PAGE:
Brave New World: Australia 1930s
Ian Potter Centre, Federation Square
National Gallery of Victoria, until 15 October
Daily | 10am – 5pm
Brave New World: Australia 1930s The 1930s was a turbulent time in Australia’s history. During this decade major world events, including the Depression and the rise of totalitarian regimes in Europe, shaped our nation’s evolving sense of identity. In the arts, progressive ideas jostled with reactionary positions, and artists brought substantial creative efforts to bear in articulating the pressing concerns of the period. Brave New World: Australia 1930s encompasses the multitude of artistic styles, both advanced and conservative, which were practised during the 1930s.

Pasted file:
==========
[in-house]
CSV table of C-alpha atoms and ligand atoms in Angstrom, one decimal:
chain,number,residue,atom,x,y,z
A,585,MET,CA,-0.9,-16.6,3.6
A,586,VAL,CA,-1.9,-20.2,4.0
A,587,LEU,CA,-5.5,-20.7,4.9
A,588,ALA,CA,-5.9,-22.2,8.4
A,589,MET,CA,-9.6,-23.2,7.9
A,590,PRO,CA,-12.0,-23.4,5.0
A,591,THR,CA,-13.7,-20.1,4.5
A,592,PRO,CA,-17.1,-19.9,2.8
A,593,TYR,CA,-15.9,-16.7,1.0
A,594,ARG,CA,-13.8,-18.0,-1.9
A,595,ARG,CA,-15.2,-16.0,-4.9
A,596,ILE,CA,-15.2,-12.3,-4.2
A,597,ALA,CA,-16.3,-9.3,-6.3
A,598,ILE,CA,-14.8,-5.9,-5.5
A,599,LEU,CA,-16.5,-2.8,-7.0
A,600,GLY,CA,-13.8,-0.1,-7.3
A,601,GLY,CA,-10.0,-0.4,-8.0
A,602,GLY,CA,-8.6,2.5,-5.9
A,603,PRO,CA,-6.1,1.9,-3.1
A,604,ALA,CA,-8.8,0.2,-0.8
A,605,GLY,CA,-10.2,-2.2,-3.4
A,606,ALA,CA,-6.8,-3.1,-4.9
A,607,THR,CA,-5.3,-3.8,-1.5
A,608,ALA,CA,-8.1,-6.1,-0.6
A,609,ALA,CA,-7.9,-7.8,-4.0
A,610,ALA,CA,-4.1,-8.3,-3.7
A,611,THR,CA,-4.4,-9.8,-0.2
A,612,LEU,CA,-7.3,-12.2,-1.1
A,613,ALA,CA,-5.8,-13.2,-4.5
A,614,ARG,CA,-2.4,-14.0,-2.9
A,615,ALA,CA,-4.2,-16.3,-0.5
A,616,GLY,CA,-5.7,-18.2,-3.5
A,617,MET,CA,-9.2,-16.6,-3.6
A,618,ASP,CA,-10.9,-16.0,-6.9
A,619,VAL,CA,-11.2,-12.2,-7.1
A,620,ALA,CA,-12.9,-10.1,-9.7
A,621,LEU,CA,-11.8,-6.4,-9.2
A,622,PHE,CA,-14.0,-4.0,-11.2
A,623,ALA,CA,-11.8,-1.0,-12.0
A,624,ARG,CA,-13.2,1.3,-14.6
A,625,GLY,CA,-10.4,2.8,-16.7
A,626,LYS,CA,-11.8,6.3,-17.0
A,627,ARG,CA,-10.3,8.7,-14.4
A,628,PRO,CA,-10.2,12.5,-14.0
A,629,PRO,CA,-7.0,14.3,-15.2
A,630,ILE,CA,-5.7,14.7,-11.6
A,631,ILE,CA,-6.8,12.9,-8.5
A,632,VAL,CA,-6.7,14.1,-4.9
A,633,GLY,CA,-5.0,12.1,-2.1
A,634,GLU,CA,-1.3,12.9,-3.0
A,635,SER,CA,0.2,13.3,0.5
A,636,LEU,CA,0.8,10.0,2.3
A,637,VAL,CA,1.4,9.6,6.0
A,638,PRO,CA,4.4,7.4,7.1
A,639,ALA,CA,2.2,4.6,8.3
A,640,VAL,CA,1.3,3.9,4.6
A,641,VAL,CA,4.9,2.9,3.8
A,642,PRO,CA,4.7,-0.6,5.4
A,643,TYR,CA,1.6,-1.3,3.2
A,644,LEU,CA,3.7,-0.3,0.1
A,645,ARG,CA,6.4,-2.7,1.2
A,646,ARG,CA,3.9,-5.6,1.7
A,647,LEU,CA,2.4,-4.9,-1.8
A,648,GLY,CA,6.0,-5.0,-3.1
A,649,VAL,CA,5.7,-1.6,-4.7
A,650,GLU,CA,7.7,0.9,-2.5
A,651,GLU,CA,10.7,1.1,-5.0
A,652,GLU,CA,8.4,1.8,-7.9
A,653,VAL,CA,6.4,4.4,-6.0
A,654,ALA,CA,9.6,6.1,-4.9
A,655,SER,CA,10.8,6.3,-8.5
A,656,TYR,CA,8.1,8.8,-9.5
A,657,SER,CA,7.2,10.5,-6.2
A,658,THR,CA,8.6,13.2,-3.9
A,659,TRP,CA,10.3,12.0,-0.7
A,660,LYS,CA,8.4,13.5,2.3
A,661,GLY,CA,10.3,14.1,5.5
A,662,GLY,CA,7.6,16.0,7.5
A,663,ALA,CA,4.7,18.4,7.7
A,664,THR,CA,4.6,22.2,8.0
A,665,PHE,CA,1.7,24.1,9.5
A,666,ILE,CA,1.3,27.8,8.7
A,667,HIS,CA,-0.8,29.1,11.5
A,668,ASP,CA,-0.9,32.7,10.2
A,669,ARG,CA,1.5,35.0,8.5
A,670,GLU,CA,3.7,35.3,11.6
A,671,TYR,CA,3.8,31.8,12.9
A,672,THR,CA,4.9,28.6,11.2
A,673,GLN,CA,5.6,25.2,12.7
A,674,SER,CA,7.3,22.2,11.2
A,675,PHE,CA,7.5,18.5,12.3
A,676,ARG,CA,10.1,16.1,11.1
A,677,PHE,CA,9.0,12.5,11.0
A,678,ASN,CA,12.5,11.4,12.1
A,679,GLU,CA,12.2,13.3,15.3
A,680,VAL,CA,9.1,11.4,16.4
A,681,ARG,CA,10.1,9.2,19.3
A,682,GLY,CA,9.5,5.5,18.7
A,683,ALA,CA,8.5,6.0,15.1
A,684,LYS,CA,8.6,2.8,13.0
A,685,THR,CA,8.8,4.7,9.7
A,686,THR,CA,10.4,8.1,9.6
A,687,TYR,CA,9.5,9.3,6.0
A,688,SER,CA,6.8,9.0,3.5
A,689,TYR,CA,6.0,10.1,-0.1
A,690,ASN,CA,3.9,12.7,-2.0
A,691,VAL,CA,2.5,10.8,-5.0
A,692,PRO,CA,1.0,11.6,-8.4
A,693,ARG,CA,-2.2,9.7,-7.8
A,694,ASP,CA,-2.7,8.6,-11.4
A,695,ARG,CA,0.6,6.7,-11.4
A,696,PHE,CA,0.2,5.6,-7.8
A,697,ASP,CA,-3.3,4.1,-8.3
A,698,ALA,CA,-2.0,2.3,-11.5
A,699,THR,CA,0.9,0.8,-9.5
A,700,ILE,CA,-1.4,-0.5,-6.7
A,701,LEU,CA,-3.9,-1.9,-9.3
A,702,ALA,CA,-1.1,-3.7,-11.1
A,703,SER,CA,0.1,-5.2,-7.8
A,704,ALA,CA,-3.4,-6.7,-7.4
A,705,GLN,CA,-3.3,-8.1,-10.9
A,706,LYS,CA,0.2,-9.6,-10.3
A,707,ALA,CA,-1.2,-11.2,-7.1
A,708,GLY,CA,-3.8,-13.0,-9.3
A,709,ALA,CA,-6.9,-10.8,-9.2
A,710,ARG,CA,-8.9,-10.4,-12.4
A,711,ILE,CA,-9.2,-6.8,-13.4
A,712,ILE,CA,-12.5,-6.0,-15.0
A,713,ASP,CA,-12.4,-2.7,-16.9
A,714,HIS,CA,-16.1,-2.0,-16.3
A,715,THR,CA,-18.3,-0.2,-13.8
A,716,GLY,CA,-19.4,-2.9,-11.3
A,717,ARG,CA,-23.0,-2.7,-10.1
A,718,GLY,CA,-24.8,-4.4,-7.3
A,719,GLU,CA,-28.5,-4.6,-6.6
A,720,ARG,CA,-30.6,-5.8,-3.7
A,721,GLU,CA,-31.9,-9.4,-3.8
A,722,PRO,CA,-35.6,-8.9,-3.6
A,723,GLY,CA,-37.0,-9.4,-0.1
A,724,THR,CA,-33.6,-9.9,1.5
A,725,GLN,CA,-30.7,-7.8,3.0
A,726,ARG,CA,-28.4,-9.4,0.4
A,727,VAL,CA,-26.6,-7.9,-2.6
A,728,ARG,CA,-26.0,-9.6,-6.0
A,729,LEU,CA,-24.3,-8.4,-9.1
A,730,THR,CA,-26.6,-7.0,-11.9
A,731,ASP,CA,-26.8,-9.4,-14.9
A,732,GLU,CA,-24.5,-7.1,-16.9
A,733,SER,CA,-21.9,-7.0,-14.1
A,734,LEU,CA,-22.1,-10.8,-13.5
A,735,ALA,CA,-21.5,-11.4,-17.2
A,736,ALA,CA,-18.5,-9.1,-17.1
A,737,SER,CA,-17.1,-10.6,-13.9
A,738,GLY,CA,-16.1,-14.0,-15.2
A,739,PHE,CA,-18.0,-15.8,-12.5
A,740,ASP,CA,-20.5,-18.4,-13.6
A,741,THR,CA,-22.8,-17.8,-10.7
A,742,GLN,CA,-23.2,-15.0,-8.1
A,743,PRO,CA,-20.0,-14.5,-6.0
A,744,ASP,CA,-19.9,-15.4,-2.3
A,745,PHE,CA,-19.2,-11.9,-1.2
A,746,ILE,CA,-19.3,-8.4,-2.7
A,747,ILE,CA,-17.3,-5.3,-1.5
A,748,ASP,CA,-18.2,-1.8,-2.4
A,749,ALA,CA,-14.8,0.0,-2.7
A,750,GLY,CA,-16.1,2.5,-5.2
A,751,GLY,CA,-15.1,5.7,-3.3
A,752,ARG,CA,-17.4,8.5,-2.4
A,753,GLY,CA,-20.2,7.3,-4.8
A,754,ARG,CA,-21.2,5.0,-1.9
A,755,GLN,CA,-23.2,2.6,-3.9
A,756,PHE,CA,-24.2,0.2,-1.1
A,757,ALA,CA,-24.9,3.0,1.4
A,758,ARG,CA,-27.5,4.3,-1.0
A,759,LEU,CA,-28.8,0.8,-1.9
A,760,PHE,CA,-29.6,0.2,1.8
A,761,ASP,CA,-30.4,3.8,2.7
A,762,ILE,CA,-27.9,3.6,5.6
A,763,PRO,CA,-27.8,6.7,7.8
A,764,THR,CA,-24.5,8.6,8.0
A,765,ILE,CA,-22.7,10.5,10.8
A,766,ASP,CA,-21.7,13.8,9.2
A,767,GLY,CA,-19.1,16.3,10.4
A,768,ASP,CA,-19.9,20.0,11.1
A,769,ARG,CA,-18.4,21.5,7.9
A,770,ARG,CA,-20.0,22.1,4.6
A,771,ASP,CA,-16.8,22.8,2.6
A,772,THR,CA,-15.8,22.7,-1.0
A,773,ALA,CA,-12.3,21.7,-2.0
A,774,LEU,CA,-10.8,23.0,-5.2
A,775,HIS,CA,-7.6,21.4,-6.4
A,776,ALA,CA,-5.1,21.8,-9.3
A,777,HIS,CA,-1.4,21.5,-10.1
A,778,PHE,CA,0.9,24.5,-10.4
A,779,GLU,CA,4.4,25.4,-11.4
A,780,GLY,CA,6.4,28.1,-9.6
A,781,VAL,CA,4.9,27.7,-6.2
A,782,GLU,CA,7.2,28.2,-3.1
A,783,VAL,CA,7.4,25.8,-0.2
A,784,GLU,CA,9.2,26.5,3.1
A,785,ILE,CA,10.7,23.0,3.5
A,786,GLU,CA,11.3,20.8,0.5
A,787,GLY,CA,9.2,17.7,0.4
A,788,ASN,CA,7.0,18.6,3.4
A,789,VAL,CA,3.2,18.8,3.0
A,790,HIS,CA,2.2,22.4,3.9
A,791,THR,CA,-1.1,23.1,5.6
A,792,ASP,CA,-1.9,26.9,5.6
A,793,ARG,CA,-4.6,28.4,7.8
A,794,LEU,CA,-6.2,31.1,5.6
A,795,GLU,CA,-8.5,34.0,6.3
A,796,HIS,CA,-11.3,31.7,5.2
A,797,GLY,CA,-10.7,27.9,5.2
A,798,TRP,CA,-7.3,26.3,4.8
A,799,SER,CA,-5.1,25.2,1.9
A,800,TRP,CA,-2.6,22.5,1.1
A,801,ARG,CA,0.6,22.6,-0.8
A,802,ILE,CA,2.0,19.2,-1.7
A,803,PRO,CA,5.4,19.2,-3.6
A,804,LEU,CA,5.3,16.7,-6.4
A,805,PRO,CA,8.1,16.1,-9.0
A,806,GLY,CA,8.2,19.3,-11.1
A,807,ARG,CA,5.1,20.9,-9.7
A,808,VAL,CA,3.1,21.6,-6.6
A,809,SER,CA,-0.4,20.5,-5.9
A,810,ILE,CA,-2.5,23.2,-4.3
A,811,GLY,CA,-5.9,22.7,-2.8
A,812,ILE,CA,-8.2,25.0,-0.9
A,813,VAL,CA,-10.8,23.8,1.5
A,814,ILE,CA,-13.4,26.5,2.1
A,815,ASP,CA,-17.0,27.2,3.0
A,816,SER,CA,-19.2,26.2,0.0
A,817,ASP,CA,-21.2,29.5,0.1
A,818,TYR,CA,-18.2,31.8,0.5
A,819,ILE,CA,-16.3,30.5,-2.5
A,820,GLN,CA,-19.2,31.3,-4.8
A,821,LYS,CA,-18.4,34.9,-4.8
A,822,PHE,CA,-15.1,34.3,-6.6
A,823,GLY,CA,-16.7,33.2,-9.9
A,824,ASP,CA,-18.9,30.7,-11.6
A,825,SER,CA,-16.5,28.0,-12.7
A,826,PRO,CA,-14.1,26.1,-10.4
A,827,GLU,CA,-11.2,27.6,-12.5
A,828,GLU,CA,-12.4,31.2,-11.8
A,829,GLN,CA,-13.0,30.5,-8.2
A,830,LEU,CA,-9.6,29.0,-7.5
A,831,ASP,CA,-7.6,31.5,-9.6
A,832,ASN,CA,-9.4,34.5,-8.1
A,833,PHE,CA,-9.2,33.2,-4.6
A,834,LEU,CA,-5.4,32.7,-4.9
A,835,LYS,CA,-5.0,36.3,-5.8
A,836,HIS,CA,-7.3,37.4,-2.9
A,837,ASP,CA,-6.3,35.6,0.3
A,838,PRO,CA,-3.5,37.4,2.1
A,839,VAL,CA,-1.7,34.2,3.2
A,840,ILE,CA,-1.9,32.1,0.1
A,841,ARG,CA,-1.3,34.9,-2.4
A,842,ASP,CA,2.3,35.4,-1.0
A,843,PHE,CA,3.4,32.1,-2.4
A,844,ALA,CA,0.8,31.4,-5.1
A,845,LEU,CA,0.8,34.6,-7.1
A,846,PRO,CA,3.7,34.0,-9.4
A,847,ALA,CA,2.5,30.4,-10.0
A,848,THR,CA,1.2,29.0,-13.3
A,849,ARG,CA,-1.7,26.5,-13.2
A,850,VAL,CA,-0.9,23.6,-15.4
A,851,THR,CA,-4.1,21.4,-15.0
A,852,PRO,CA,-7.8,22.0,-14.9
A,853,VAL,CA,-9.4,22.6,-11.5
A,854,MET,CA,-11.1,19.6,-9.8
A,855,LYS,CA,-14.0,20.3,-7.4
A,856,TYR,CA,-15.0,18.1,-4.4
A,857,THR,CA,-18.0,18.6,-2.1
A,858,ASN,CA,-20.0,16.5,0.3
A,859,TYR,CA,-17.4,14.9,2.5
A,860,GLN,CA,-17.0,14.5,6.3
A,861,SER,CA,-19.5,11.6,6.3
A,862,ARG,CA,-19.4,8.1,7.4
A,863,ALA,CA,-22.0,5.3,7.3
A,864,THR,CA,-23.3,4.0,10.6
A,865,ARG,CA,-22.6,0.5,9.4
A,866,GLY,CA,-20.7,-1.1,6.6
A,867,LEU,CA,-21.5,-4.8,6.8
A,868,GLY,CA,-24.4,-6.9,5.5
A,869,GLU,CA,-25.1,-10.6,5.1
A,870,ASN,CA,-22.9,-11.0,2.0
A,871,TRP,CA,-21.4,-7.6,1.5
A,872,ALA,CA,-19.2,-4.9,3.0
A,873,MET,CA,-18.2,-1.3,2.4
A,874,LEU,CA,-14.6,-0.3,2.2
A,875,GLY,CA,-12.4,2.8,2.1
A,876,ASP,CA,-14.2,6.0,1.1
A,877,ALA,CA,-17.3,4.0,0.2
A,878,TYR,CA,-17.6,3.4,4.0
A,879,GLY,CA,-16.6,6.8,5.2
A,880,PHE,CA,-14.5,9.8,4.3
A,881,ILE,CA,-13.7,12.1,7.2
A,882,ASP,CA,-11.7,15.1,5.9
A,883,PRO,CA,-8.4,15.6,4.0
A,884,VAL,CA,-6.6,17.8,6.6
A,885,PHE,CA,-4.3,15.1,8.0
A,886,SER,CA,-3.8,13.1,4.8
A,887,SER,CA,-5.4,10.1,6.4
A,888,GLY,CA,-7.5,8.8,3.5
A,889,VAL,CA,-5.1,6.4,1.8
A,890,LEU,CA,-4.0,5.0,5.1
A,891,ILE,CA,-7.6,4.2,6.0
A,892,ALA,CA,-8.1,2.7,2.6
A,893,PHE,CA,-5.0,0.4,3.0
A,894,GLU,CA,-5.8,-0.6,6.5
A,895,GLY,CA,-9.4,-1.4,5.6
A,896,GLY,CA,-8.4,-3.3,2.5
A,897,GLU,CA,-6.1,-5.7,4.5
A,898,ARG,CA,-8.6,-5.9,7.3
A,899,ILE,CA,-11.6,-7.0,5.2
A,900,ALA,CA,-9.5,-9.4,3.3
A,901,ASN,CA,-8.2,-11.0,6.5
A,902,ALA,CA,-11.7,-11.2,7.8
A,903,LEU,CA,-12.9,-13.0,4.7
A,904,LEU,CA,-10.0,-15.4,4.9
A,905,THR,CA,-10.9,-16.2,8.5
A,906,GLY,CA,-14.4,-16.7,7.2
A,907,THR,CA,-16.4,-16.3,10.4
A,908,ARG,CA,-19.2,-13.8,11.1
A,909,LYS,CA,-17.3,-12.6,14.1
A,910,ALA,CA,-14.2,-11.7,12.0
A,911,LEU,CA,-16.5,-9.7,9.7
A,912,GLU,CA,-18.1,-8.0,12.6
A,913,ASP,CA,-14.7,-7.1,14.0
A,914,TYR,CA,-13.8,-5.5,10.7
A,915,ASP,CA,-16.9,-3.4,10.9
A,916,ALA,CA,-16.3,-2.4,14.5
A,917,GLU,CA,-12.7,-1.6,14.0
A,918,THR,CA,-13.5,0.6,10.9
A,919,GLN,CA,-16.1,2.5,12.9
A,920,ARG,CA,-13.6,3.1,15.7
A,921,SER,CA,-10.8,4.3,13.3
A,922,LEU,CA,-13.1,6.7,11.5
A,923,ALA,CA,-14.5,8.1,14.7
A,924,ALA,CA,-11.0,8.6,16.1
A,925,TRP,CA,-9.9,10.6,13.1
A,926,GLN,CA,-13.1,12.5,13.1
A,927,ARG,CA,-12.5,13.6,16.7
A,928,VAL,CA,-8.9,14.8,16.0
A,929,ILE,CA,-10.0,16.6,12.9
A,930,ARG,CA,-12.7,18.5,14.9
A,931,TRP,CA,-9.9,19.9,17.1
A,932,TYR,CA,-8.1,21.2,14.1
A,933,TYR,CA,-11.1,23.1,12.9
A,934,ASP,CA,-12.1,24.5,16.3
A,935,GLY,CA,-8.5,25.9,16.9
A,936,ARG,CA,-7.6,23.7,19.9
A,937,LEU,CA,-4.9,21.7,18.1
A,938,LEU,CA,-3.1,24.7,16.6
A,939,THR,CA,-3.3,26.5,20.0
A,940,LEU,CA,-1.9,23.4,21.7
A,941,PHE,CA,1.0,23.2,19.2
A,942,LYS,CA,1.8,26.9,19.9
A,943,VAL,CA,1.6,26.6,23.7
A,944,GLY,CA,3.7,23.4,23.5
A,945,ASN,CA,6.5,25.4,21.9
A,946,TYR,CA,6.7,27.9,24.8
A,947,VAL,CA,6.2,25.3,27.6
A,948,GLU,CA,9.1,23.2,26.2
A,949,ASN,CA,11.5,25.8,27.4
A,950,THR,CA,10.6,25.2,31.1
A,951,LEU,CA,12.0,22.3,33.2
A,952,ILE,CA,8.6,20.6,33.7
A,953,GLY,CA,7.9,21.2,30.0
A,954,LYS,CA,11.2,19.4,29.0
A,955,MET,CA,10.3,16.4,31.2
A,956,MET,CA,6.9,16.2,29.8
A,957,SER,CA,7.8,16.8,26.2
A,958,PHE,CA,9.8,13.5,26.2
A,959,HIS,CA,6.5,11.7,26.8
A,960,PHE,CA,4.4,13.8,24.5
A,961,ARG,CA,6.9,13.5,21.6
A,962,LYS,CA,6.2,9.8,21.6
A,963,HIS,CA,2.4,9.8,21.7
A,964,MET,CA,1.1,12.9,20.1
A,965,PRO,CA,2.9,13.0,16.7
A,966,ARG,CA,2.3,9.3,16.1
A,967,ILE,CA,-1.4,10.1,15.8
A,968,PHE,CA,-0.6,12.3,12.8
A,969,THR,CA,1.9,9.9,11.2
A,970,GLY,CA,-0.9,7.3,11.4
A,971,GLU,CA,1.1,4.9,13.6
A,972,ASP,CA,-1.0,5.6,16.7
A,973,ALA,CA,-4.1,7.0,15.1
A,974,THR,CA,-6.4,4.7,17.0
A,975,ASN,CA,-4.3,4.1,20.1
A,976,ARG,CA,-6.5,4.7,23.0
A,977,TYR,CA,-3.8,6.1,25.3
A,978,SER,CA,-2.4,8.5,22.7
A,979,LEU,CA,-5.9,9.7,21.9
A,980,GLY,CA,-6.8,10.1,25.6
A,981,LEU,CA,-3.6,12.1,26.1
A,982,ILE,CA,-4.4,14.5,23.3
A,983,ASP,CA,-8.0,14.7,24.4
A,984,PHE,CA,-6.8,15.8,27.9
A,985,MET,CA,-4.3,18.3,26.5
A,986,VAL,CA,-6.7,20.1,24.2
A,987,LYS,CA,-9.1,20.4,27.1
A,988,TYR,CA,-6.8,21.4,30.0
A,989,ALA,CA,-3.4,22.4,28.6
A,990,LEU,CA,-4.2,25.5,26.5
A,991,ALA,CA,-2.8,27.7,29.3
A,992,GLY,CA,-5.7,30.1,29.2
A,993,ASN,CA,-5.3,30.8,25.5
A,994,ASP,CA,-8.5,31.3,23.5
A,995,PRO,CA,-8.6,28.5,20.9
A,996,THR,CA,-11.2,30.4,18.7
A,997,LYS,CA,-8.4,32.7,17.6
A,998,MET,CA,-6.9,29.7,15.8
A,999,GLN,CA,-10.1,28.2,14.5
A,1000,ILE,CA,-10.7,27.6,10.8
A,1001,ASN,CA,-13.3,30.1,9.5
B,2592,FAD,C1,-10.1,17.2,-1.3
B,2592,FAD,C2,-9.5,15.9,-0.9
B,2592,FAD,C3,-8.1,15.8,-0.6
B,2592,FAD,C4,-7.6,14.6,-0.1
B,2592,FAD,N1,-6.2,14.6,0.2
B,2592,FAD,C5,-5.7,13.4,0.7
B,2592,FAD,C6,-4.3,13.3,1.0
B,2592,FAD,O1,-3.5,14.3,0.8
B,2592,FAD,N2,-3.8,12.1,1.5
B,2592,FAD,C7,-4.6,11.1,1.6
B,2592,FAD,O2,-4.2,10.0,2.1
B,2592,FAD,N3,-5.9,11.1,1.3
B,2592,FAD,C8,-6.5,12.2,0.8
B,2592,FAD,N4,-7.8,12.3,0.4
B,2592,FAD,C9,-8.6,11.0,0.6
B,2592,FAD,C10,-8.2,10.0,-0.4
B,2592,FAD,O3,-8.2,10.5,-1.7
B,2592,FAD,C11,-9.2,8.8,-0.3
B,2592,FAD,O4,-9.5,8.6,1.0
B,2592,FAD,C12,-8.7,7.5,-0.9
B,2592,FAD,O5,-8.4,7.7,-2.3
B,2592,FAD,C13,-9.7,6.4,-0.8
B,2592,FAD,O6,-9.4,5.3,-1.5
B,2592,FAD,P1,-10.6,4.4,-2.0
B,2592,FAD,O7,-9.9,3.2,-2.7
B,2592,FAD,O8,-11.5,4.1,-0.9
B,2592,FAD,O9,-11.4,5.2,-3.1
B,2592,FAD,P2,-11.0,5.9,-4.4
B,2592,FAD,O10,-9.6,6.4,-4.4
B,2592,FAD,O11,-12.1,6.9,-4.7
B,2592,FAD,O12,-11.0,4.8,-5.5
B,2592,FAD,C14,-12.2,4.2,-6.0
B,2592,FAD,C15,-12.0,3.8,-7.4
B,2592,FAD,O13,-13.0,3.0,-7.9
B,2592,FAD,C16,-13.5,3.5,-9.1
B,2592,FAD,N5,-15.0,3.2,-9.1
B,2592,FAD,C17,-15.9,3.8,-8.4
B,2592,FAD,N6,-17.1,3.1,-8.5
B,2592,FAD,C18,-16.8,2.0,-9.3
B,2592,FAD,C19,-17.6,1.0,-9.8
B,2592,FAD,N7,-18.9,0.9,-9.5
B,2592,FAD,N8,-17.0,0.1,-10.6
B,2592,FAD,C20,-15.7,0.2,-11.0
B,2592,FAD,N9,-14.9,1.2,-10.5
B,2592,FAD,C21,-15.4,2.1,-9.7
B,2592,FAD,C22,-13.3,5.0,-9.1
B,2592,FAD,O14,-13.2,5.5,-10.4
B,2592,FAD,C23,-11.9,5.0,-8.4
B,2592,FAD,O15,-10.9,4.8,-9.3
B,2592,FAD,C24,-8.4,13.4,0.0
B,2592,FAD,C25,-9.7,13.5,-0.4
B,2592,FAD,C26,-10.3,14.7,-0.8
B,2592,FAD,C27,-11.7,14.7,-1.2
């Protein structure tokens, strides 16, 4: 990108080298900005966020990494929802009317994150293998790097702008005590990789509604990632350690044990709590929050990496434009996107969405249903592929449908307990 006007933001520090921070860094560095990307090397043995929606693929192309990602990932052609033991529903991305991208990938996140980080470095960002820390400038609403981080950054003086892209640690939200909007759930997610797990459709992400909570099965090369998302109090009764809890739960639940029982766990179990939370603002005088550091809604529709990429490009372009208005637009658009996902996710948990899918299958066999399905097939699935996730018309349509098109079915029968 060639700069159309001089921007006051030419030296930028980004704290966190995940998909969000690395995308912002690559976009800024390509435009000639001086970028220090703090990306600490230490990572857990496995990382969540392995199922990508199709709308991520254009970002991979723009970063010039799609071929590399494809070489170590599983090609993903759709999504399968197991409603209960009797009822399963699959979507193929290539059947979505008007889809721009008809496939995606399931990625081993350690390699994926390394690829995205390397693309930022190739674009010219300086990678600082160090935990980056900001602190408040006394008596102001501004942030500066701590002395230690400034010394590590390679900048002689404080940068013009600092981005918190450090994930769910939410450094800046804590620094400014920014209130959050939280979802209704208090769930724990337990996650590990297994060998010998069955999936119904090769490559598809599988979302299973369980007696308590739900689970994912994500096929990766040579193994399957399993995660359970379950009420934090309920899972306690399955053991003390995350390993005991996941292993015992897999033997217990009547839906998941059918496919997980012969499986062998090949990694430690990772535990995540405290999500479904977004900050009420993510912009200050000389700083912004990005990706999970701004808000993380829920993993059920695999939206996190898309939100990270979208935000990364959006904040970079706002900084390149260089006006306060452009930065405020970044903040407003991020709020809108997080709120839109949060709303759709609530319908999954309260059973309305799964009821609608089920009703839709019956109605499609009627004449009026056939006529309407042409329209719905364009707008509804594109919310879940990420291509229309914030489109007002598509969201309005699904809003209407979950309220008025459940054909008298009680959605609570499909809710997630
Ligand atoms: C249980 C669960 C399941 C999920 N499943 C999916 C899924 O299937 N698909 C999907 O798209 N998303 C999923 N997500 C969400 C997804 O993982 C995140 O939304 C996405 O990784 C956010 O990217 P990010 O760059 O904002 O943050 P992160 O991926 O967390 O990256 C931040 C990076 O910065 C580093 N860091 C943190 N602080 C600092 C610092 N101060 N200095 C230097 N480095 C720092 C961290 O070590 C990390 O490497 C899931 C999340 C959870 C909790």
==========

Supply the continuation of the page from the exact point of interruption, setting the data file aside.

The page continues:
Included are commercial art, architecture, fashion, industrial design, film and dance to present a complete picture of this dynamic time. The exhibition charts the themes of celebrating technological progress and its antithesis in the nostalgia for pastoralism; the emergence of the ‘New Woman’ and consumerism; nationalism and the body culture movement; the increasing interest in Indigenous art against a backdrop of the government policy of assimilation and mounting calls for Indigenous rights; the devastating effects of the Depression and the rise of radical politics; and the arrival of European refugees and the increasing anxiety at the impending threat of the Second World War. Brave New World presents a fresh perspective on the extraordinary 1930s, revealing some of the social and political concerns that were pertinent then and remain so today.